NEWBURGH –The Newburgh Community Land Bank (NCLB) announced the recent award by the Housing Trust Fund Corporation (HTFC) and NYS Homes and Community Renewal (HCR) of $1.8 Million. The funding was granted after a competitive application process open to all New York State Land Banks as part of the Land Bank Initiative Phase II.
According to HCR’s website, “New York’s first land banks were established after passage of the New York Land Bank Act in 2011. These nonprofit organizations partner with government entities to strengthen communities by acquiring, stabilizing, and facilitating the redevelopment of blighted and abandoned properties, returning them to productive use, and growing local property tax bases. The 2022-23 NYS Budget included $50 million to support services and expenses of Land Banks and HCR will allocate resources in two phases.”
The Land Bank Initiative is a new funding program set up to address vacant abandoned and distressed properties across the state. NCLB will be investing the monies in several projects in its North of Broadway target neighborhood, particularly on Lander Street, S. Miller and surrounding streets, where the land bank has already reactivated over 100 buildings and vacant lots.
Lisa Daily, Chair of the Newburgh Community Land Bank spoke enthusiastically about the recent award: “We at the Land Bank are excited to have been awarded this grant from the HTFC and the HCR. We have worked hard for the past ten years to stabilize and generate housing in the “NOBRO” area. This funding will afford us the opportunity to recharge our efforts to revitalize the City’s vulnerable housing stock, while adding new housing to long-dormant lots. I for one can’t wait to get started.”
As one of the first 5 land banks to form in the state in 2012, at a time when the City of Newburgh had over 700 vacant and distressed properties, NCLB celebrated its 10th anniversary last year. They were set up by the City of Newburgh and acquire most of their properties through direct sale from the City of Newburgh in bulk acquisitions once or twice a year. Their success is attributable to a multi-prong approach to address vacancy and severely deteriorated property through collaborations with individuals, private investors, and nonprofits. Jennifer Welles, Executive Director of the land bank, explained that a lot of what land banks do is just remove some of the major barriers to redevelopment, such as taking care of the costly remediation and stabilization work required in the long vacant properties. This is even more critical to meet their mission of creating more affordable housing units. More than half of the repurposed properties in NCLB’s inventory were stabilized and remediated and then sold to Habitat for Humanity of Greater Newburgh and RUPCO, a Kingston based nonprofit affordable housing organization (130 units of housing between both organizations). Reducing the number of vacant properties in the North of Broadway neighborhood by at least a third, NCLB has created over 40 new homeowners, mostly through their partnership with Habitat and their own House to Home program. They have also worked with small private developers, such as Liberty Street Partners, which renovated 96 Broadway that includes affordable rental apartments and the popular and attractive eatery Mama Roux.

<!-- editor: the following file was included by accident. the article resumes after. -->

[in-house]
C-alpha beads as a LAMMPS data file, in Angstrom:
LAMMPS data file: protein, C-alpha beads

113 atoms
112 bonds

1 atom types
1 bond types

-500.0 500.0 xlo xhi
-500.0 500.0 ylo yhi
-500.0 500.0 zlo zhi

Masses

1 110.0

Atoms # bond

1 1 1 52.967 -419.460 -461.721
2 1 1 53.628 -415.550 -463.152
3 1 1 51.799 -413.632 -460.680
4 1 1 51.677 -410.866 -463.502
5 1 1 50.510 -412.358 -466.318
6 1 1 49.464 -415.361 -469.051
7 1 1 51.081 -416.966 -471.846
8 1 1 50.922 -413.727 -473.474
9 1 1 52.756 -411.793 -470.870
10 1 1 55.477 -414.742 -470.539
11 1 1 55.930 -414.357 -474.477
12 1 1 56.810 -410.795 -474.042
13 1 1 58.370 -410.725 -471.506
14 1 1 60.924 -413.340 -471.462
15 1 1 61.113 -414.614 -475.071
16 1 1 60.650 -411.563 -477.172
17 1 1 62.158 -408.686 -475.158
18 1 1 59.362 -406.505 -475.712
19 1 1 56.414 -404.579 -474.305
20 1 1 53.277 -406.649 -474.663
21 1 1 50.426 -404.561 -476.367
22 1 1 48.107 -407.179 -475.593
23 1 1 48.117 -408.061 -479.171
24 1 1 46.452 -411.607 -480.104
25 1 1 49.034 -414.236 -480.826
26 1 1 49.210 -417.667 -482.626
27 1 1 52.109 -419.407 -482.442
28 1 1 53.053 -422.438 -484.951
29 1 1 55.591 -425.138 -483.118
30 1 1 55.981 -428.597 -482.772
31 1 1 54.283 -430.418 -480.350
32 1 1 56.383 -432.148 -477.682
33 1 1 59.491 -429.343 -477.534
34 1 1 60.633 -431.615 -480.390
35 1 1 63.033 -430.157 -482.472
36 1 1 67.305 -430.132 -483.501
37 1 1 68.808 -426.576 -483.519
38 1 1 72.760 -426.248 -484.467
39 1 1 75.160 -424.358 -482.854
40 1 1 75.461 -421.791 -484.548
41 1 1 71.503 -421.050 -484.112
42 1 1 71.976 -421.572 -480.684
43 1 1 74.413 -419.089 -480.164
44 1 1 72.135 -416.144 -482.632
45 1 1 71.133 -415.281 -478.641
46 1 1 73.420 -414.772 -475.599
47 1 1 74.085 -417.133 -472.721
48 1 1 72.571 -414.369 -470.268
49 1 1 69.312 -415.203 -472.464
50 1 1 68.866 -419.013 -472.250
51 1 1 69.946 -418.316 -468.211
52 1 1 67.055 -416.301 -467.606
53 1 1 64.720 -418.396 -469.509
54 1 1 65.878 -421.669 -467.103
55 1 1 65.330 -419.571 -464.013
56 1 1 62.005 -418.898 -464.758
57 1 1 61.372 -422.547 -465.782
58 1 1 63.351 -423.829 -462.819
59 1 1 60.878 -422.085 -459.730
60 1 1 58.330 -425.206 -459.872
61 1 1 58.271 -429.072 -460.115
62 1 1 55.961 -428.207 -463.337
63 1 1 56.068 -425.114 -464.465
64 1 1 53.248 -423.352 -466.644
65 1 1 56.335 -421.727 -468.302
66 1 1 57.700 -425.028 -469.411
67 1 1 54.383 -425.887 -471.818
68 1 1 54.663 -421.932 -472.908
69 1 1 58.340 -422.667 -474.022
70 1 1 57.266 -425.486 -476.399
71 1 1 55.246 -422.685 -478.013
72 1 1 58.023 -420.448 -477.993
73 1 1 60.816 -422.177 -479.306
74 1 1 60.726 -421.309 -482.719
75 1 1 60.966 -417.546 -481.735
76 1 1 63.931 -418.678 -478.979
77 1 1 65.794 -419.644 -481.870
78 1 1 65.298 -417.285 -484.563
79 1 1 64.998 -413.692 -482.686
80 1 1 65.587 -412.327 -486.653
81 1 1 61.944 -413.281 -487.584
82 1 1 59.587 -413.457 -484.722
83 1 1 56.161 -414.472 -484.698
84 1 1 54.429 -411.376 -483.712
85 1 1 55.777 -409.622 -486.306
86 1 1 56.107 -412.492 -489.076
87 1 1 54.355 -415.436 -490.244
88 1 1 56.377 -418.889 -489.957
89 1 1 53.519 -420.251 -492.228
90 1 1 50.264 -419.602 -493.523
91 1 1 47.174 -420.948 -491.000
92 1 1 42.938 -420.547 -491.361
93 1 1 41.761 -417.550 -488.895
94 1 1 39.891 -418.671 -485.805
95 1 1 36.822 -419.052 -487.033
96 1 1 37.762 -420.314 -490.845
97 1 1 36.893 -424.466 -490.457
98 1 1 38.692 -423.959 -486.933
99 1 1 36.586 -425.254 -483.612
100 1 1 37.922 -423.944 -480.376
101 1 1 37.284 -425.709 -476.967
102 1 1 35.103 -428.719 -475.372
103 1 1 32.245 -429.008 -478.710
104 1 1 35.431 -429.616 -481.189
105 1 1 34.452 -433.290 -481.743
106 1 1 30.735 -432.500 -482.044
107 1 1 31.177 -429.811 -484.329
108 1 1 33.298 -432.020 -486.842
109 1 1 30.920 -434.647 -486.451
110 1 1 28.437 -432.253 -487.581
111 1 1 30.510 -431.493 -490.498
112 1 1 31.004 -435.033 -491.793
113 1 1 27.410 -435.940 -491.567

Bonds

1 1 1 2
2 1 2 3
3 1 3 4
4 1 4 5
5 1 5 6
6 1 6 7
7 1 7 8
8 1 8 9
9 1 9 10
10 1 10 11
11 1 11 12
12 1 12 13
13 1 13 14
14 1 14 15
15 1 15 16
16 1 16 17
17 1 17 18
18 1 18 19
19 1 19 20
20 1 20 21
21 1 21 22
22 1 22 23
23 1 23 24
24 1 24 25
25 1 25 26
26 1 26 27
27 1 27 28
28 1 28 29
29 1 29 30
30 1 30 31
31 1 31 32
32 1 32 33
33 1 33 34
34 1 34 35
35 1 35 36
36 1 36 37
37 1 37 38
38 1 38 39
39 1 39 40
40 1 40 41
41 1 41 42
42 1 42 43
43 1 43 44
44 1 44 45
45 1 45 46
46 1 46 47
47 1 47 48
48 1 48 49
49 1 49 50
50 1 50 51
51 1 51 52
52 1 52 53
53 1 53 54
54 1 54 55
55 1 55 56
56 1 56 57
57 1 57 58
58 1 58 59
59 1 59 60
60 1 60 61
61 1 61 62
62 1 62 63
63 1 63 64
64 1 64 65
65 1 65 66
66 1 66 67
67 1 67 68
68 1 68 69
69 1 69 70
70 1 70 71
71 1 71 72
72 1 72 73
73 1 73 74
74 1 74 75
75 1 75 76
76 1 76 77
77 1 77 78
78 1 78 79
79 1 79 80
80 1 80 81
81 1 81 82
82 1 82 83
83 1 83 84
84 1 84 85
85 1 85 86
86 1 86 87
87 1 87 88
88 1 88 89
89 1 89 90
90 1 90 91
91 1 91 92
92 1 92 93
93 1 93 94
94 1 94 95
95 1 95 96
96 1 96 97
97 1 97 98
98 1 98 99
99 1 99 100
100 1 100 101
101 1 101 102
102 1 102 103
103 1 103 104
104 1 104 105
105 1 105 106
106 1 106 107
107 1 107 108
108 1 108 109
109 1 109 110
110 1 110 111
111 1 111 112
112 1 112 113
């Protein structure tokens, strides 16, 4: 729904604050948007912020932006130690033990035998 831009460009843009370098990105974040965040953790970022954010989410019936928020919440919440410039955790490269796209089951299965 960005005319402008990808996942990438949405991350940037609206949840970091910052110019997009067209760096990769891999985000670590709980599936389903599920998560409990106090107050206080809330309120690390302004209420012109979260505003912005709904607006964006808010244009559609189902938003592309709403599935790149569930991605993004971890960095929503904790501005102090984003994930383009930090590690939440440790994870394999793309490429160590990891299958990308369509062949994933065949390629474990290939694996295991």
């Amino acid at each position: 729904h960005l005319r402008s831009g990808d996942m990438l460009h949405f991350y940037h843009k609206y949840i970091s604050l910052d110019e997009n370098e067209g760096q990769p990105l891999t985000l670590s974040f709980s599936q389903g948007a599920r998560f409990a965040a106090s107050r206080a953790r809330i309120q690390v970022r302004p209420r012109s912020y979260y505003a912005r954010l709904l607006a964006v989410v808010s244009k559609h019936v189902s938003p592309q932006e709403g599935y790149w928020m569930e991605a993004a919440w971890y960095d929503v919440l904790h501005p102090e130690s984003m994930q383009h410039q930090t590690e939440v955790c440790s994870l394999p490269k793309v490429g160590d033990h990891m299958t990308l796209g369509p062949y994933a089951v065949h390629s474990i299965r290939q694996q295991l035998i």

Welles expressed relief that “after a very uncertain time the last couple of years due to the global pandemic and the exhaustion of the initial source of land bank funding through the NYS Office of the Attorney General, we will be able to continue our work and complete all the projects in our pipeline over the next 18 months.” These include some of the following ambitious goals.